Influenced by American conceptual and pop artist, Jenny Holzer, Priya uses her self-funded work to elevate public housing spaces “through the alchemy of transformation” and as personal statements about the society in which she lives. Mediums and spaces are important in Holzer’s creations as are semantics and signs. Similarly, Priya sees gold as a medium and metaphorical reference to her “attempt to challenge and resist against the conditioned mindsets […] in Singapore.”
The use of mylar is Priya’s homage to the refugee situation in Europe. She believes that European artists have used this material to create awareness of war and conflict, drawing attention to the crisis engulfing Syria. Mylar is the material used for the blankets handed out to asylum seekers found on European shores. However, for this Singaporean artist, mylar is used to “add value” to an otherwise banal existence and structure—the concrete blocks that are “economically-built”. Additionally, she wants to challenge the “narrow-minded perception amongst people/public of what should be considered as art” by using a “ready-made” material to create “a state of awareness and presence.”
‘Absent – Present’ comes at a time when Singapore’s authorities are under fire for being too conservative and rigid in their reception and perception of what constitutes art amidst their desire to transform the country from “cultural desert” to “art-hub” for at least two decades. Critics are lamenting that even with governmental financial backing, there is no clear indication that a vibrant art scene has taken root in Singapore compared to that of Hong Kong’s and Jakarta’s. The title of Priya’s installation is uncannily reflective of her country’s art scene.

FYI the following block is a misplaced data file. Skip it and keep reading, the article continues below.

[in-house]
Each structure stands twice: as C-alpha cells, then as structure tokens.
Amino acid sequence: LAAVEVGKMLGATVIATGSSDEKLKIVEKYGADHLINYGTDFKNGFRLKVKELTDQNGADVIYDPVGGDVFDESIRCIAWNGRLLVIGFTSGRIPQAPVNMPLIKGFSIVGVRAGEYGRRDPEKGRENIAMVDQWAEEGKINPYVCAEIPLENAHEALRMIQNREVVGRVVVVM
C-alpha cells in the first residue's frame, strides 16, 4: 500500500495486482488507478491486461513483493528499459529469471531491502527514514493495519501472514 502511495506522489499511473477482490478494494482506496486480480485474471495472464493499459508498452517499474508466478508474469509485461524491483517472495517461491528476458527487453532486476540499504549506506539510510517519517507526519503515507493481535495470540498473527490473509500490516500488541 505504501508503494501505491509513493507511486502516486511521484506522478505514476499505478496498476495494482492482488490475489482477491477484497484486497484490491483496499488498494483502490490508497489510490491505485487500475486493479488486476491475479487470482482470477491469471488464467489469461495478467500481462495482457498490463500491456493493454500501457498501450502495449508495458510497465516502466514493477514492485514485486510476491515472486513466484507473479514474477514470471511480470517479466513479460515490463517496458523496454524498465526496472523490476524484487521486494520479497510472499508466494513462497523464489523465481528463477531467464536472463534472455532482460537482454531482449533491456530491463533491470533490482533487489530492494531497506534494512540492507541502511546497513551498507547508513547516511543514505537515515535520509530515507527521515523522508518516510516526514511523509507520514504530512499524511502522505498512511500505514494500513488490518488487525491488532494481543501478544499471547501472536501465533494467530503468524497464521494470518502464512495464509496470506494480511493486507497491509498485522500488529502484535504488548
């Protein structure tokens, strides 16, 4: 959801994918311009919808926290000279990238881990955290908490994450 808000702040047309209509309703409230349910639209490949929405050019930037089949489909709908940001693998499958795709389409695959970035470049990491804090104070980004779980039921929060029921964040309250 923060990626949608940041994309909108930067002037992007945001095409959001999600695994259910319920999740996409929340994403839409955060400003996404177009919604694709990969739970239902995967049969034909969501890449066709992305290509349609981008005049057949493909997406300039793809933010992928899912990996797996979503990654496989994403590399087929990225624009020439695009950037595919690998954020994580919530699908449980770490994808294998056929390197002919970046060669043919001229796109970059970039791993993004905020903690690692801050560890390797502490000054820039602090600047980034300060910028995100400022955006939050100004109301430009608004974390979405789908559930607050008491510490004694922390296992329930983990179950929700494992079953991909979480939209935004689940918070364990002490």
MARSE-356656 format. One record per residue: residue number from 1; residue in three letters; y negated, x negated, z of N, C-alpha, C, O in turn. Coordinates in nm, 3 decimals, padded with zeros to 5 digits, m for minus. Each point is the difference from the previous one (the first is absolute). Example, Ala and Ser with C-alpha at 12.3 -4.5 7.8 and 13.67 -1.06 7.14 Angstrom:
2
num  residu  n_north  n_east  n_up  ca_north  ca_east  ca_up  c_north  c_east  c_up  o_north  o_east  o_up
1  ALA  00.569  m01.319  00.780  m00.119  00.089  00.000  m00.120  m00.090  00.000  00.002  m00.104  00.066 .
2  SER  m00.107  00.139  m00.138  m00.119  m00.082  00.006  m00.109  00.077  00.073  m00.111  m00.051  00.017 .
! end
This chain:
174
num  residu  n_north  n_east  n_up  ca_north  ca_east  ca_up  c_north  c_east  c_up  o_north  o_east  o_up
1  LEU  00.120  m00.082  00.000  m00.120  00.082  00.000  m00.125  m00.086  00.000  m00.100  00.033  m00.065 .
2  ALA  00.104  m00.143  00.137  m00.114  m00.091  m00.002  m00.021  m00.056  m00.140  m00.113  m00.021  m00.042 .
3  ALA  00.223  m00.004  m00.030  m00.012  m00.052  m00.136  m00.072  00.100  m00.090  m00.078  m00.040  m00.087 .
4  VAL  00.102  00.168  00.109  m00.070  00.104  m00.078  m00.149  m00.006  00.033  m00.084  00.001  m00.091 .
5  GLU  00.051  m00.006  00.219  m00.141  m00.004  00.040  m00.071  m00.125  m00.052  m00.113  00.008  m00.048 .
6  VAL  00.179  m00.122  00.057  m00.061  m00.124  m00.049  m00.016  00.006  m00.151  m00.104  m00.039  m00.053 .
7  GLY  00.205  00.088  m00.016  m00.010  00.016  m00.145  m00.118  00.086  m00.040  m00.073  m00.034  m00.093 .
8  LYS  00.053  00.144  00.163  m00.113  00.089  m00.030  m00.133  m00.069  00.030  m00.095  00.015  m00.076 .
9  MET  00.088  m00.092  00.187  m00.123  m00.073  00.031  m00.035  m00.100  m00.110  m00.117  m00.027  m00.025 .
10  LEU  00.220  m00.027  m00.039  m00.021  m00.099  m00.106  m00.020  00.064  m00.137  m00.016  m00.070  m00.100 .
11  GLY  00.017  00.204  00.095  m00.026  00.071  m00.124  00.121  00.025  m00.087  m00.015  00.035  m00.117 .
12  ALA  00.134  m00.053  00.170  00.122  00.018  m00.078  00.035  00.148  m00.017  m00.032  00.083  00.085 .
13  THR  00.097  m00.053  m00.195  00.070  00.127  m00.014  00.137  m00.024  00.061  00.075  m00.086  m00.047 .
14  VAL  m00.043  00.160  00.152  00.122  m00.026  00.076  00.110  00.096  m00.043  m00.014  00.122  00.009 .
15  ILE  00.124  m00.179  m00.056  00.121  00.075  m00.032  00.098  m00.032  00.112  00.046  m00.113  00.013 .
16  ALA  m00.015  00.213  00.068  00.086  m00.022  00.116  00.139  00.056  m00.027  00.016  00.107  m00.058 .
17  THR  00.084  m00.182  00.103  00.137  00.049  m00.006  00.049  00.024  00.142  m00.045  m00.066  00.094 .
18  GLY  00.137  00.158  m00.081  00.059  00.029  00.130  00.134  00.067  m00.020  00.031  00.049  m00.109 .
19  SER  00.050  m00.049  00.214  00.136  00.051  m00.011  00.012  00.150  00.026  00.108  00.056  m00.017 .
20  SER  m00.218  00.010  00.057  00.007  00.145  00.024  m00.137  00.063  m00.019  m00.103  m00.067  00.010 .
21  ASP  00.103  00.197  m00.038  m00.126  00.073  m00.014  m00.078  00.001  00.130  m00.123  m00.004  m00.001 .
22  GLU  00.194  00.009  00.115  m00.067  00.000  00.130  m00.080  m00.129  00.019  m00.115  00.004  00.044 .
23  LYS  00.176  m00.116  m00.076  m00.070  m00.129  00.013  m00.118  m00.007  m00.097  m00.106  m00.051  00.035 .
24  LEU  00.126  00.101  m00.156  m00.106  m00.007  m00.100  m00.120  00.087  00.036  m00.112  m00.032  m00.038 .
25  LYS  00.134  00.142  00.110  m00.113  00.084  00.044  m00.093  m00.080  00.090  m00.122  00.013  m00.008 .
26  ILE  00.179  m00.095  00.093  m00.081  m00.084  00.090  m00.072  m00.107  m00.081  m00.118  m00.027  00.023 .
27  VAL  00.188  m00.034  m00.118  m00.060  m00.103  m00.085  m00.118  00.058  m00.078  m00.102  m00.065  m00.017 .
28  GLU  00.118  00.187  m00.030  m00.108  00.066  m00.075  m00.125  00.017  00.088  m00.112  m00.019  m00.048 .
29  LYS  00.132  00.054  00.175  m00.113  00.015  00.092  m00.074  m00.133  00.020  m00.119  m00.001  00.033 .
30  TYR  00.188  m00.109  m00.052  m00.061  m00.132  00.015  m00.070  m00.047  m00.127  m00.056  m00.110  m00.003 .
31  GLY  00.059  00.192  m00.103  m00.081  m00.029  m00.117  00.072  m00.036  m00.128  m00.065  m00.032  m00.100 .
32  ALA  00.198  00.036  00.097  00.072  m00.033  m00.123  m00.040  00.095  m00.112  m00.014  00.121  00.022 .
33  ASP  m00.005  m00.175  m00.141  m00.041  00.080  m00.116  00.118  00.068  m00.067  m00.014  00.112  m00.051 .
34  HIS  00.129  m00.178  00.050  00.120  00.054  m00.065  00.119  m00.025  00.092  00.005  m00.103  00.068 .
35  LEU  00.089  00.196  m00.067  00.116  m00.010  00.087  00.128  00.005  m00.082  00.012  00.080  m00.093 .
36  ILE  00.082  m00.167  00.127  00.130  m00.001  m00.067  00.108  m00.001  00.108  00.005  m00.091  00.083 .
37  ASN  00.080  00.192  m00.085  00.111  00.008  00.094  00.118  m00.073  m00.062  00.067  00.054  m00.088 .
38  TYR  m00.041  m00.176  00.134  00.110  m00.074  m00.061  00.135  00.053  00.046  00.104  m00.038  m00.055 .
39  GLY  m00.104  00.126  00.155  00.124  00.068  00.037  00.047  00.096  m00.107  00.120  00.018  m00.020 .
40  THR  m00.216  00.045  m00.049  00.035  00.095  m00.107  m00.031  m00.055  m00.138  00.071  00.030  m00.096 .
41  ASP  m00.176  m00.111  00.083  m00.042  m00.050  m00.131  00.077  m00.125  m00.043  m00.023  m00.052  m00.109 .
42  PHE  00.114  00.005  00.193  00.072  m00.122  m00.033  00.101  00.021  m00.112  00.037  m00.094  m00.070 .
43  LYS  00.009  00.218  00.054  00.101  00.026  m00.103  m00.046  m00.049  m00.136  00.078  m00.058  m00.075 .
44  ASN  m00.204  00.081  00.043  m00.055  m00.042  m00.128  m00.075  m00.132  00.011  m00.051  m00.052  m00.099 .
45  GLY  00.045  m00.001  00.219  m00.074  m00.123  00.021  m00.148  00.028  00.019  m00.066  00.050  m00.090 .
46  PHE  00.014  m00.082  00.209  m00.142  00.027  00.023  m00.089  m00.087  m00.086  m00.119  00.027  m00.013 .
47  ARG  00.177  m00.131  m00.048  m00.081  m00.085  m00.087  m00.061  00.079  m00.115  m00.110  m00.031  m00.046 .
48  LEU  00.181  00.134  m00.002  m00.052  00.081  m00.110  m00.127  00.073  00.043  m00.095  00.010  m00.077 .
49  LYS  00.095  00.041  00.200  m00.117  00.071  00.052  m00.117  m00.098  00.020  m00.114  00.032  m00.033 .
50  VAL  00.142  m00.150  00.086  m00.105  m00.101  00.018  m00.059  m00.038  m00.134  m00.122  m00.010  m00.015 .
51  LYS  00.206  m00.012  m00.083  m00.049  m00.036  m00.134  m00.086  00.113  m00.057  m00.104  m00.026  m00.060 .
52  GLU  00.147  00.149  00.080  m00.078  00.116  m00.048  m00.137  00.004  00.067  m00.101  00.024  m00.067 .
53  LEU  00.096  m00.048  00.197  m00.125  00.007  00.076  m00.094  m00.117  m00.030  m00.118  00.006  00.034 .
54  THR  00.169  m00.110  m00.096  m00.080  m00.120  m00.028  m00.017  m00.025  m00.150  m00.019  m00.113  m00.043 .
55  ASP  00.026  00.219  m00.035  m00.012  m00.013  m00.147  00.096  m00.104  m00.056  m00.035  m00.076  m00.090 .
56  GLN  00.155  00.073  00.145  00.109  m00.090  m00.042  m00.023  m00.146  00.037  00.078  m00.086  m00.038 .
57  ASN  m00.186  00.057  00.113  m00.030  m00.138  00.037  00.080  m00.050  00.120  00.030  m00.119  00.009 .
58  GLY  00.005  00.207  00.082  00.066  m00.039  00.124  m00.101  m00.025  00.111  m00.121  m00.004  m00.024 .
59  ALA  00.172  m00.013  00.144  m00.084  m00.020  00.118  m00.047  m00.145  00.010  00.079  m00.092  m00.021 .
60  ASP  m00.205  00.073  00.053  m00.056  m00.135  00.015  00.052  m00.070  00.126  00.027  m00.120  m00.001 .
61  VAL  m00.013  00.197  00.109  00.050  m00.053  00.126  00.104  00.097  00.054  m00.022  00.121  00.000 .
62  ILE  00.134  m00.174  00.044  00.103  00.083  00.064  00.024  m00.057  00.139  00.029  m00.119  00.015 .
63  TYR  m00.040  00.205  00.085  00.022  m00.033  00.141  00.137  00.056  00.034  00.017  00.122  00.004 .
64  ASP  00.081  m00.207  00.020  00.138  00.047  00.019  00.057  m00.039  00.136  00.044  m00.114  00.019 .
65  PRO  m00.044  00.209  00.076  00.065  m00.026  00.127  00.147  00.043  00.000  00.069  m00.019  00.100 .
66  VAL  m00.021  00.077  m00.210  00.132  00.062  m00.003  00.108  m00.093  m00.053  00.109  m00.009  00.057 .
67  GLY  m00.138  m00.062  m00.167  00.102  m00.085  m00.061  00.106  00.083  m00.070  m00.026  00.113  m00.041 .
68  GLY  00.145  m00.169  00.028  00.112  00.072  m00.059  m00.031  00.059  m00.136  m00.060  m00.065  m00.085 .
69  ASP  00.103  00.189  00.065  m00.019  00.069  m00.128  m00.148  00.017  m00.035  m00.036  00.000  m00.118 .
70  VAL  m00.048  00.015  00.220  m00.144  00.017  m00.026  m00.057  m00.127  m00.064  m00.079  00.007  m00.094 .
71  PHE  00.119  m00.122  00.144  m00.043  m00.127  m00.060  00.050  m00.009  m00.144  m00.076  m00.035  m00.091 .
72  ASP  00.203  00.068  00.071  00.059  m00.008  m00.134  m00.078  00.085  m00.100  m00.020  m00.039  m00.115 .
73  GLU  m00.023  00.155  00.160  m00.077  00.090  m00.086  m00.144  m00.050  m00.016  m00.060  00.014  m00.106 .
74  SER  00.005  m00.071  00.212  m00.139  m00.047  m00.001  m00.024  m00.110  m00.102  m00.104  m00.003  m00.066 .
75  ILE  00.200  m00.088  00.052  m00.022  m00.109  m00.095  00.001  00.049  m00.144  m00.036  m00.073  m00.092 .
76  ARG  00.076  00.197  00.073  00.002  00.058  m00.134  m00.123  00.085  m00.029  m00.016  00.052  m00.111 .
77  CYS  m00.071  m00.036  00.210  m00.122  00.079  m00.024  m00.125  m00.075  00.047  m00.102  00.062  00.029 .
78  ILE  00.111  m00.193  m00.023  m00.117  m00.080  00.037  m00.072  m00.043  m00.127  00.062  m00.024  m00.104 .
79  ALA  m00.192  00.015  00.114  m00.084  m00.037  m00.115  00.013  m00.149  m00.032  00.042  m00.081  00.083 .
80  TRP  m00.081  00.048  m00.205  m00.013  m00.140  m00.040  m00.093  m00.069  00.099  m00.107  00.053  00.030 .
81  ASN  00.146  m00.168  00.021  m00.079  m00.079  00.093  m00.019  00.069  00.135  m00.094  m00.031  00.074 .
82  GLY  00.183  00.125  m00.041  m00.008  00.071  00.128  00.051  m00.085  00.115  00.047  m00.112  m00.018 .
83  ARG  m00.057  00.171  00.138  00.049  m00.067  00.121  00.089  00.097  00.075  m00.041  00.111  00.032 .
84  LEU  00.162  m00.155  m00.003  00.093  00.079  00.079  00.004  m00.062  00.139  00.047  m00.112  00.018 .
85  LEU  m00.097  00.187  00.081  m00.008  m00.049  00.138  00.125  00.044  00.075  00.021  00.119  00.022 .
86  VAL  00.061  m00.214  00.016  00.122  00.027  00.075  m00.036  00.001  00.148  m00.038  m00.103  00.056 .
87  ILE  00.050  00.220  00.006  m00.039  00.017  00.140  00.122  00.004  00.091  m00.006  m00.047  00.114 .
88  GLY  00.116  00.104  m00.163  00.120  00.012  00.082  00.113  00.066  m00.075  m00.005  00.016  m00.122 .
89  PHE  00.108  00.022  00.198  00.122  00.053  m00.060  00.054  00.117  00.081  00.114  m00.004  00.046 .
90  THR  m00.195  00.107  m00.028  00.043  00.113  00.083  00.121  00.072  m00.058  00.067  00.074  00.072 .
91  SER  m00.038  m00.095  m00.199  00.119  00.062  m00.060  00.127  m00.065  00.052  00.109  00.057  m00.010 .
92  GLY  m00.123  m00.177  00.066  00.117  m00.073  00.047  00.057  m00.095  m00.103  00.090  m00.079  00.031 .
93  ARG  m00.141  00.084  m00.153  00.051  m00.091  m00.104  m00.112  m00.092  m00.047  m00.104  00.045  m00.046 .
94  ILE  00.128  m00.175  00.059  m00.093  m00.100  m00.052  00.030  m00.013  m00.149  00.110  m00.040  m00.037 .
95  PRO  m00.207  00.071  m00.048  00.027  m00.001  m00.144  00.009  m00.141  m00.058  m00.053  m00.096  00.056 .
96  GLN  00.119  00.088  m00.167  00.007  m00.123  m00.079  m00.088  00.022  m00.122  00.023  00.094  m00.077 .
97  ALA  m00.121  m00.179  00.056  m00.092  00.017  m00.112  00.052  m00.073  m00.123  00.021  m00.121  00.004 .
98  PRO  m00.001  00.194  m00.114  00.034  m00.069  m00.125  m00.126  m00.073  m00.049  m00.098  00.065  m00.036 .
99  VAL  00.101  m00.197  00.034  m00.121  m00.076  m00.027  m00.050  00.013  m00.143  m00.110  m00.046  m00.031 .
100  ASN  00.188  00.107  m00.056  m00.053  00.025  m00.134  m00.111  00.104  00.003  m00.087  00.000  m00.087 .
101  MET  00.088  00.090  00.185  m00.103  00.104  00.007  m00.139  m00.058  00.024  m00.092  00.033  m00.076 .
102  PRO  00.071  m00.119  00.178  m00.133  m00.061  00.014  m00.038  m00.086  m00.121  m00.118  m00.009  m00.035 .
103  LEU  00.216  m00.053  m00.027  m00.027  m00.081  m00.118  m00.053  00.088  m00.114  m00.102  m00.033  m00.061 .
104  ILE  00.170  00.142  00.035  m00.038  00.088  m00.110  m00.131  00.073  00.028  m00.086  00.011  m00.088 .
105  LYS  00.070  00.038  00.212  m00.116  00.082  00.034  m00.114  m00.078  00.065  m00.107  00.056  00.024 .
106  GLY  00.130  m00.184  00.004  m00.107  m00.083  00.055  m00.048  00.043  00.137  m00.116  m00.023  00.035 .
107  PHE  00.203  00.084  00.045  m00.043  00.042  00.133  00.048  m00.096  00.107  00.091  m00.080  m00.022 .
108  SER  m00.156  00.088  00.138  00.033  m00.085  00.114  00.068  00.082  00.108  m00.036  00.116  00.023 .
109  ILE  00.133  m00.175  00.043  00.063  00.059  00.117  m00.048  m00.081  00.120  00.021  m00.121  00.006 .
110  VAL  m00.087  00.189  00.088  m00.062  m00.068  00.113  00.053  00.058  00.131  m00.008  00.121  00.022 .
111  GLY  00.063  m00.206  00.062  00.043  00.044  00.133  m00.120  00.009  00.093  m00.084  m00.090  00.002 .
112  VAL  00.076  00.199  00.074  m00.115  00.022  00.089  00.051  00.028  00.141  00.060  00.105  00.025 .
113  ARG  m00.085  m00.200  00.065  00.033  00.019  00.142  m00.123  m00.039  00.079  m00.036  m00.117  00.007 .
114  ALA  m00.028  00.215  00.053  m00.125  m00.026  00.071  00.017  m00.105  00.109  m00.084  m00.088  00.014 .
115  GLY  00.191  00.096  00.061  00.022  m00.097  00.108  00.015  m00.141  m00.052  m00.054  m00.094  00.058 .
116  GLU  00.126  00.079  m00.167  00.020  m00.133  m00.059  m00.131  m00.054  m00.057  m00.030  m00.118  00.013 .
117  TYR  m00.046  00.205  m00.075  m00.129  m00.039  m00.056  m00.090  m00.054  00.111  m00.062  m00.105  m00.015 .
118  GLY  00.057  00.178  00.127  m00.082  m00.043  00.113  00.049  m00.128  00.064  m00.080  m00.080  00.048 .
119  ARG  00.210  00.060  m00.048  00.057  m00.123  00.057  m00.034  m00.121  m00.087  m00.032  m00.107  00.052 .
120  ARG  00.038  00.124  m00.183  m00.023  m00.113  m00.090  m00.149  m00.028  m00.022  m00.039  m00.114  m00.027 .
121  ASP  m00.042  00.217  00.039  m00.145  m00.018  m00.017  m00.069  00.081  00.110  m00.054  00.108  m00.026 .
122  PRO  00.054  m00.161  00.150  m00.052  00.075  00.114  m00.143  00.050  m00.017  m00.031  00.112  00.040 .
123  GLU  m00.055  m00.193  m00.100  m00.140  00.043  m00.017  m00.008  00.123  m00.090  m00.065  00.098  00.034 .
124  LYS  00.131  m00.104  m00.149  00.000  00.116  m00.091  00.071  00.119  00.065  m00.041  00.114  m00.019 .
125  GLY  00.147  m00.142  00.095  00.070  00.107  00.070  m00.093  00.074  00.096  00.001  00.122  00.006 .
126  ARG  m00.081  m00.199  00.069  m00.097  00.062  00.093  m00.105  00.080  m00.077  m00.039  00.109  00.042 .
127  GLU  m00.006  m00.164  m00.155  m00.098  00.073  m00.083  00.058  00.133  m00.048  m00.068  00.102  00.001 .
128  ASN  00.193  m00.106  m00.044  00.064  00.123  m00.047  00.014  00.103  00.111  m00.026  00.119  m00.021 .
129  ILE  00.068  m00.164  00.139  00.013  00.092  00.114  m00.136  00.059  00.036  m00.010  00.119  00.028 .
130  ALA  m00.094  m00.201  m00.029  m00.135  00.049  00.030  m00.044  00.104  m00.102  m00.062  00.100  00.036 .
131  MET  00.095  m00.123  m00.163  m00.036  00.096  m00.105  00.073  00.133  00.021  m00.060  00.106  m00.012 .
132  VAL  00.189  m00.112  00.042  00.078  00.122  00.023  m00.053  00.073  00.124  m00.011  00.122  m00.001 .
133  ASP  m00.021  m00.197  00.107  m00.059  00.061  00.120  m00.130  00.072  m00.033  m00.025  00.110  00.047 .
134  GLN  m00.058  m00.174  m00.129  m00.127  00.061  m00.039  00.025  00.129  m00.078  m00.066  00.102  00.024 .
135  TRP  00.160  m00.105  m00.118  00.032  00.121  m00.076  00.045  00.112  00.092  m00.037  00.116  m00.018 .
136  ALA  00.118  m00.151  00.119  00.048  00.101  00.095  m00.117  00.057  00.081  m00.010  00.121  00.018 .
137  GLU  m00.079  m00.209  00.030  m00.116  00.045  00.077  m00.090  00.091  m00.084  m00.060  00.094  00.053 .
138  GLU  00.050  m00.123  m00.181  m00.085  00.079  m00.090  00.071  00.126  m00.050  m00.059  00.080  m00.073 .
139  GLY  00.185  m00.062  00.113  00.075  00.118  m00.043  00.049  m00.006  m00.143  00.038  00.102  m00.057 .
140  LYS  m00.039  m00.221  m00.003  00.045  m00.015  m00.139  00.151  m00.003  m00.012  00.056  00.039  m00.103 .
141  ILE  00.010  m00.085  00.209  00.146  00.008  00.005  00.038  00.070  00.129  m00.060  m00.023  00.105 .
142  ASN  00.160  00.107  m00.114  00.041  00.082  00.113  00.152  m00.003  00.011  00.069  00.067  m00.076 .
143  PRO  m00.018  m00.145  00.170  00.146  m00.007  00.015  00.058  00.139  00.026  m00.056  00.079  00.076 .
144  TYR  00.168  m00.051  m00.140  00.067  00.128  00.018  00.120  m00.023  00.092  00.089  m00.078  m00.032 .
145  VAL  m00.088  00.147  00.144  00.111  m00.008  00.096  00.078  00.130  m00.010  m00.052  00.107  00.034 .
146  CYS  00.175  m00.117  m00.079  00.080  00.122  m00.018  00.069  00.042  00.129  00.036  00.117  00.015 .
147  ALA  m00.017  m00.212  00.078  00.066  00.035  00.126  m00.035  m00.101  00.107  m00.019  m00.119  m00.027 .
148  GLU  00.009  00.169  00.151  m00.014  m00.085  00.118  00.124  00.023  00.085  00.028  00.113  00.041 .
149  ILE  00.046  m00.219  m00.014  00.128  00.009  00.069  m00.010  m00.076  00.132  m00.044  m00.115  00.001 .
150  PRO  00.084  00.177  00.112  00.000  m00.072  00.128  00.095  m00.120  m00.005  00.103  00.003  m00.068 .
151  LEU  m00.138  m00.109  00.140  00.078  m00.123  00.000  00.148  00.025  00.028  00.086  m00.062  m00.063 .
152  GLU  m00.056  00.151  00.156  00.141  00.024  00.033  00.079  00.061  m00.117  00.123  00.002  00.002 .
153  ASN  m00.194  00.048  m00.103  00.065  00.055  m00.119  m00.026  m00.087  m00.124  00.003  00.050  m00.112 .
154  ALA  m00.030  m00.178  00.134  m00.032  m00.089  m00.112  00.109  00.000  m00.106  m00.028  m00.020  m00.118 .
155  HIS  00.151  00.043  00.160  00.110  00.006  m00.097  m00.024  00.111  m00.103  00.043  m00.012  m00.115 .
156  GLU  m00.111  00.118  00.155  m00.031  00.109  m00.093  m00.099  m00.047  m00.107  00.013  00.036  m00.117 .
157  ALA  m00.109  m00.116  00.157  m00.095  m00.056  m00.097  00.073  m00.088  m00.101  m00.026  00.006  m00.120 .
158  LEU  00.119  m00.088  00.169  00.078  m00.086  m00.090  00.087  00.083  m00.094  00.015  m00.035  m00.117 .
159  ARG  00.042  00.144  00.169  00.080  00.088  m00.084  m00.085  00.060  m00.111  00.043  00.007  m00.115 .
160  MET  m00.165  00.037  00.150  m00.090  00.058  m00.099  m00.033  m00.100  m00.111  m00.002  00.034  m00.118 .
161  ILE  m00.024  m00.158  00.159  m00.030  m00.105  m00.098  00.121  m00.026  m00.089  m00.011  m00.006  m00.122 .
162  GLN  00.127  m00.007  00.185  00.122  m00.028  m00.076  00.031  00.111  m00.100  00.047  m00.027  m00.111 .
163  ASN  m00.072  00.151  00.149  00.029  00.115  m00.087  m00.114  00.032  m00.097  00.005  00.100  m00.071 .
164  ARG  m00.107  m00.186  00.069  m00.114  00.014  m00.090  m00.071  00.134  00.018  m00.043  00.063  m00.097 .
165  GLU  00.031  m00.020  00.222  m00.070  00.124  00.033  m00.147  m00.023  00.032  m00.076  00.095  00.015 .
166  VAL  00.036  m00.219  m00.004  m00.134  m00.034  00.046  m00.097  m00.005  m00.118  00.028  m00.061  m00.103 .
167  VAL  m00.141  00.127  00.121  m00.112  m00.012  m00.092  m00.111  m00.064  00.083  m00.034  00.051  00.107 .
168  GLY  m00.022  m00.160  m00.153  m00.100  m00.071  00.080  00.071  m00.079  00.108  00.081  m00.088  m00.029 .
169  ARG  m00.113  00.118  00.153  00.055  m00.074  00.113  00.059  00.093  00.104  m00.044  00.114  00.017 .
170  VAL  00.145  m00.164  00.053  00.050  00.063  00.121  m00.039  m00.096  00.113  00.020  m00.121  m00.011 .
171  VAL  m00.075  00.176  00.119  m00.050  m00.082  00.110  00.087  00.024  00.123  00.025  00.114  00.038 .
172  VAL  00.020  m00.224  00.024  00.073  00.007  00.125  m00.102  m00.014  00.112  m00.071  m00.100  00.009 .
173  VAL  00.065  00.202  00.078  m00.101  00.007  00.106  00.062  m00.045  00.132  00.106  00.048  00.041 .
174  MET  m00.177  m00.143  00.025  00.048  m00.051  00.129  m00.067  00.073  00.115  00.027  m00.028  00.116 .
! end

It would seem that the alchemy of change Priya wants to bring about will need some time to take root. ‘Absent – Present’ was de-installed, making it the second time that Priya has been asked to remove her public artwork. Her first installation, ‘Golden Staircase’ saw her removing the gold foil she had used to cover a staircase in a similar HDB block. The reason cited then was that permission was not granted to create in a public space; street art of a certain nature is considered illegal in the eye’s of the government although permitted murals can be found in Singapore. Permission is everything in this rigid and stringent city-state; without the authorities’ green light, everything is “no-can(’t)-gold”.
Words: Eva Wong Nava – Art Historian | Writer | Educator | Founder of CarpeArte Journal Top Photo: courtesy of the artist © Artlyst 2018